In January, 1604, several months after his accession to the English throne, James I convened a conference of churchmen and scholars at London’s Hampton Court “for the hearing, and for the determining, [of] things pretended to be amiss in the Church.” At this conference, John Reynolds, a leading scholar and head of Oxford’s Corpus Christi College, proposed a new translation of the Bible. Shortly thereafter; with James’s approval, a committee of translators was formed, with a list of fifteen rules to guide their work. The completed translation, published in 1611, is known as the King James Bible (KJB) or (chiefly in Great Britain) the Authorized Version (AV).
In time, the KJB became the version of the Bible with the widest circulation in the English-speaking world (Roman Catholics generally preferred the Rheims-Douai Bible, a translation completed in 1610). Well into the twentieth century it continued to enjoy that status, not only among believers but also in the culture at large. In the words of The Oxford Companion to the English Language (1992):
The KJB has been acclaimed as a landmark in both religious literature and the evolution of the English language, an achievement that comprises all earlier Bible translation and that has set the standard against which all subsequent translation must be judged. Many also consider that its verbal beauty is unsurpassed in the whole of English literature.
This is the received opinion that David Norton wants to correct. The catalyst for A History of the Bible as Literature was Norton’s discovery that “the cliche’ of the King James Bible’s immediate success as an English classic” was not consistent with the historical evidence. Norton was not seeking to discredit the achievement of the KJB-not at all; rather, he sought to understand the discrepancy between the early reception of the translation (which was by no means universally acclaimed in the seventeenth century) and the exalted reputation which it eventually gained.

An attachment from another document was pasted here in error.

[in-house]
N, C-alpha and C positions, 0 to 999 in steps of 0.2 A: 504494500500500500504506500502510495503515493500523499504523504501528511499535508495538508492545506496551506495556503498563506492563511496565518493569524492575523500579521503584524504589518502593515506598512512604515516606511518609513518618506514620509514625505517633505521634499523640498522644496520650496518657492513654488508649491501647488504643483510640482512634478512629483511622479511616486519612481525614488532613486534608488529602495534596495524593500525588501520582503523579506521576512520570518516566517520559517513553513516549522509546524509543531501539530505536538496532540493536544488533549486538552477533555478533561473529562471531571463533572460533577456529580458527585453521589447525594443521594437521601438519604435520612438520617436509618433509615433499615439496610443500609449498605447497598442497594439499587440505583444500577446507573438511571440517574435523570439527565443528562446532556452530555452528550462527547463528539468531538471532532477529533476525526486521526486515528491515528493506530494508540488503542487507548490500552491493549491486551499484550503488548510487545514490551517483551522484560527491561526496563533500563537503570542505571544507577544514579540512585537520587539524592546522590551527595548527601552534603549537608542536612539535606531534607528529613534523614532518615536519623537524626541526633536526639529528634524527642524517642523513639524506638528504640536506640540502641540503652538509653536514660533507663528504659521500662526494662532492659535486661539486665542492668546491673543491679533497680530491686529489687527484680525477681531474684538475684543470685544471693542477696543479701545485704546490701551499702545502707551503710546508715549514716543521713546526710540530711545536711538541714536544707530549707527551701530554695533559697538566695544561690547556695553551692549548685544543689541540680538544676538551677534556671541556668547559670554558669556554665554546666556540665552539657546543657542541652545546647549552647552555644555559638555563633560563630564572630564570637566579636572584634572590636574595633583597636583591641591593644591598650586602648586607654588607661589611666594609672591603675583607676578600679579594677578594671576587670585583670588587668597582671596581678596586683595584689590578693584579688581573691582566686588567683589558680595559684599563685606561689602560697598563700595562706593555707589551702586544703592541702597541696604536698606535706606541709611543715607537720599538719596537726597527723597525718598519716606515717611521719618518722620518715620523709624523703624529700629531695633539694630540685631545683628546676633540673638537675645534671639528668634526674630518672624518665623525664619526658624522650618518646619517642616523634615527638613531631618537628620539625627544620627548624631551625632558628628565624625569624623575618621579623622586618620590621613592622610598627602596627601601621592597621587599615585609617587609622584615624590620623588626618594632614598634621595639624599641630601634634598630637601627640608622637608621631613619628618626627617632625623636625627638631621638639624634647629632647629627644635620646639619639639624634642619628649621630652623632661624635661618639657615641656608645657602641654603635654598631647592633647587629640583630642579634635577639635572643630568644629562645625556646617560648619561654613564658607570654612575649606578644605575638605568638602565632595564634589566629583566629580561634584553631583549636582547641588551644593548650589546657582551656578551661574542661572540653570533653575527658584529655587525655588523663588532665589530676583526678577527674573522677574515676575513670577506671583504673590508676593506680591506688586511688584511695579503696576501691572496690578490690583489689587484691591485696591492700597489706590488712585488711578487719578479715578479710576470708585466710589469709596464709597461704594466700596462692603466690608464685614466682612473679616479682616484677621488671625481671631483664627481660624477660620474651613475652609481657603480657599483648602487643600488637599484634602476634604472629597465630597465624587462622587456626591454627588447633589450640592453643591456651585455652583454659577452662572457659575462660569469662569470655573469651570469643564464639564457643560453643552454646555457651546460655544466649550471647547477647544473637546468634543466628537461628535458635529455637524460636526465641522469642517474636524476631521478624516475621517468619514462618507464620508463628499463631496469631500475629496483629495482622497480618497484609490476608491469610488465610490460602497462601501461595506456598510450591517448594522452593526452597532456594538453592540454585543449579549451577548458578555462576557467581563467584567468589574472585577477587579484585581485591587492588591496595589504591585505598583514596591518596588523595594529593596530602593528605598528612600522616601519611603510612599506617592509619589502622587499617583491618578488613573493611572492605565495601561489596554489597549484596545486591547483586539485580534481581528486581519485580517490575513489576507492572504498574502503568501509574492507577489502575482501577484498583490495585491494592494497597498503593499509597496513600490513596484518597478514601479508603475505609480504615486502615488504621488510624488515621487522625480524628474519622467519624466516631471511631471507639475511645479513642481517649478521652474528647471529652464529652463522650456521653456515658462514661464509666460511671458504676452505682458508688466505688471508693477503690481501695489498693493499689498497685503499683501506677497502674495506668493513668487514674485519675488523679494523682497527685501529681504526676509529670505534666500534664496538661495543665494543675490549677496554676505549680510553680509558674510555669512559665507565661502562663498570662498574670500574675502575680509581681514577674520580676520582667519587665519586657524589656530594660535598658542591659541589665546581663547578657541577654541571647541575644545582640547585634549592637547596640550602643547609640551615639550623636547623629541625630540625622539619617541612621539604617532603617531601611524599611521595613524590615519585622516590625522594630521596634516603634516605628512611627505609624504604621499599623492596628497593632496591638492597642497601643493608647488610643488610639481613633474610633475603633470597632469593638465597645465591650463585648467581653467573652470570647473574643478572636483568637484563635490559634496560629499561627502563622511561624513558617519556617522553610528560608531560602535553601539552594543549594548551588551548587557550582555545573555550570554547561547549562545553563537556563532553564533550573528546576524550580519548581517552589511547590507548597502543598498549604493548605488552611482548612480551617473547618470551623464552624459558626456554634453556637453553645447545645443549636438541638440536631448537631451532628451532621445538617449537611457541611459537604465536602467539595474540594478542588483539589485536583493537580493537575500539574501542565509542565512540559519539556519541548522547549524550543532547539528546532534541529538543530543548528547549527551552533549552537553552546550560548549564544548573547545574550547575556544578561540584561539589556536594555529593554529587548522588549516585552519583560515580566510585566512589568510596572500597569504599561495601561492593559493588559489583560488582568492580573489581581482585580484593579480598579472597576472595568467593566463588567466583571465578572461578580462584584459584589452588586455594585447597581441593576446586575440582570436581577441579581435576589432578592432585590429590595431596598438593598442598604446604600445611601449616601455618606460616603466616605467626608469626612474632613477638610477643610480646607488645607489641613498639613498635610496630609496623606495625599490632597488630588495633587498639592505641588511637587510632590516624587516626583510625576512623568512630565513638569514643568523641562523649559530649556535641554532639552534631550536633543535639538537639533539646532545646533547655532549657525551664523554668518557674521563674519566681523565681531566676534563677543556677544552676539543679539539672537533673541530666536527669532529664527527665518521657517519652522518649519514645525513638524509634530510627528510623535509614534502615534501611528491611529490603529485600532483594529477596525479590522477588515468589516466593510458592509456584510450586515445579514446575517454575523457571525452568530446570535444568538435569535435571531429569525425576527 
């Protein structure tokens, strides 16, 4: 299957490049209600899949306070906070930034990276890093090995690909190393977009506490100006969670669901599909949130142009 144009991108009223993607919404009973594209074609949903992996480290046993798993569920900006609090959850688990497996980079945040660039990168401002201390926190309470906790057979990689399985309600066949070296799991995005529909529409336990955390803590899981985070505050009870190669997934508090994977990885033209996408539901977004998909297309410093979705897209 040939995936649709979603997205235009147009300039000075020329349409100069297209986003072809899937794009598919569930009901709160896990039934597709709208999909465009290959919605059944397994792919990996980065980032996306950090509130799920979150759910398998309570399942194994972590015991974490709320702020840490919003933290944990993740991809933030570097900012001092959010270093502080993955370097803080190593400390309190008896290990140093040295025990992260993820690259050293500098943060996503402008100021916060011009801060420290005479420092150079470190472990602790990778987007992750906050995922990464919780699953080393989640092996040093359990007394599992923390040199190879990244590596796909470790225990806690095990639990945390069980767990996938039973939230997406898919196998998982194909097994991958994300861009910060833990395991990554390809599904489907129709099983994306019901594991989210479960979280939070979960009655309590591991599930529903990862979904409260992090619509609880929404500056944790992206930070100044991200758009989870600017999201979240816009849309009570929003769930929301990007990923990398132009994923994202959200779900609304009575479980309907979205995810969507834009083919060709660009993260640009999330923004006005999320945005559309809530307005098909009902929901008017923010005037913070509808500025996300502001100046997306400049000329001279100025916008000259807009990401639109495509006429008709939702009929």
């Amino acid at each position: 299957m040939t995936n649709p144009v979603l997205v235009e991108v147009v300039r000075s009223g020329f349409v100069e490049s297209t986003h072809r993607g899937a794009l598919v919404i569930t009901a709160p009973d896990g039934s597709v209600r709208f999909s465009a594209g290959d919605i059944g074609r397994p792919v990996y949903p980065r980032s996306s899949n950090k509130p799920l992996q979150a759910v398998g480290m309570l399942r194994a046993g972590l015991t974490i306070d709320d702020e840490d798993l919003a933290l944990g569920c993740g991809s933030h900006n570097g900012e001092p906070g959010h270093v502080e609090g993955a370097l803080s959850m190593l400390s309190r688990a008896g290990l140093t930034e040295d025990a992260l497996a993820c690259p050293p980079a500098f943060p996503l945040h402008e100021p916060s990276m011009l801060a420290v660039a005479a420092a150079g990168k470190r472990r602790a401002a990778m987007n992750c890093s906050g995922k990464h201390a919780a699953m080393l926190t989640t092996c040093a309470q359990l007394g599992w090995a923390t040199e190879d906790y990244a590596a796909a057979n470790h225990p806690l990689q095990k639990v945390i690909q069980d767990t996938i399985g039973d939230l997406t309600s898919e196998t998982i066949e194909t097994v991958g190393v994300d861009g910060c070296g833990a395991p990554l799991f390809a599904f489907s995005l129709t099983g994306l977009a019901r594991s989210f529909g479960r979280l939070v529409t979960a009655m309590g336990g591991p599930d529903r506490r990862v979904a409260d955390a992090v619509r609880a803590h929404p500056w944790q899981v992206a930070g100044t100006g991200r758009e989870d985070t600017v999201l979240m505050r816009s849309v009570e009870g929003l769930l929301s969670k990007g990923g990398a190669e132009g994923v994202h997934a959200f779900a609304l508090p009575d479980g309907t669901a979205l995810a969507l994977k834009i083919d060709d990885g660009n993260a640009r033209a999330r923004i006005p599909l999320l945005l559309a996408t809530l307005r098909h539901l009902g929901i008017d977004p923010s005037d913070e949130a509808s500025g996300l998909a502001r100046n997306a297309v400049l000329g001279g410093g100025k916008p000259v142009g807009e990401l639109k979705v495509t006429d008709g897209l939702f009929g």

What initially seemed to be a modestly scaled project turned into a massive undertaking that occupied Norton for more than ten years. The result is a study not simply of the reputation of the KJB but of “literary ideas of the Bible as they have come into and developed in English culture.” Comprising two volumes and more than 850 pages of small print, Norton’s history ranges from the third century B.C. to Prince Charles’ speech on the 500th anniversary of the birth of Archbishop Thomas Cranmer (December 19, 1989), which included sharp criticism of the New English Bible (NEB; 1961) amid broader reflections on the decline of English usage (“we have arrived at… a dismal wasteland of banality, cliche’ and casual obscenity”). No work of comparable scope to Norton’s exists.
Although the range of topics considered matches the work’s historical sweep, two themes dominate Norton’s narrative. The first concerns a tension implicit in the notion of “biblical eloquence.” Many early Christian writers acknowledged a contrast be-tween the refined style of classical literature and the style of the Bible, which did not conform to classical norms. Some Christians saw this contrast as symbolic of the right relation between the Church and secular culture: the simplicity and purity of truth versus the sophisticated untruths of the unredeemed human imagination. For support they could cite Saint Paul’s dismissals of eloquence; for example, “As for me, brothers, when I came to you, it was not with any show of oratory or philosophy, but simply to tell you what God had guaranteed” (1 Corinthians 2:1).
At the same time, but more so as the Church became solidly established, other Christians saw genuine eloquence and aesthetic merit in Scripture. Norton shows how Augustine evolved from the first position—emphasizing the opposition between eloquence and...
(The entire section is 1593 words.)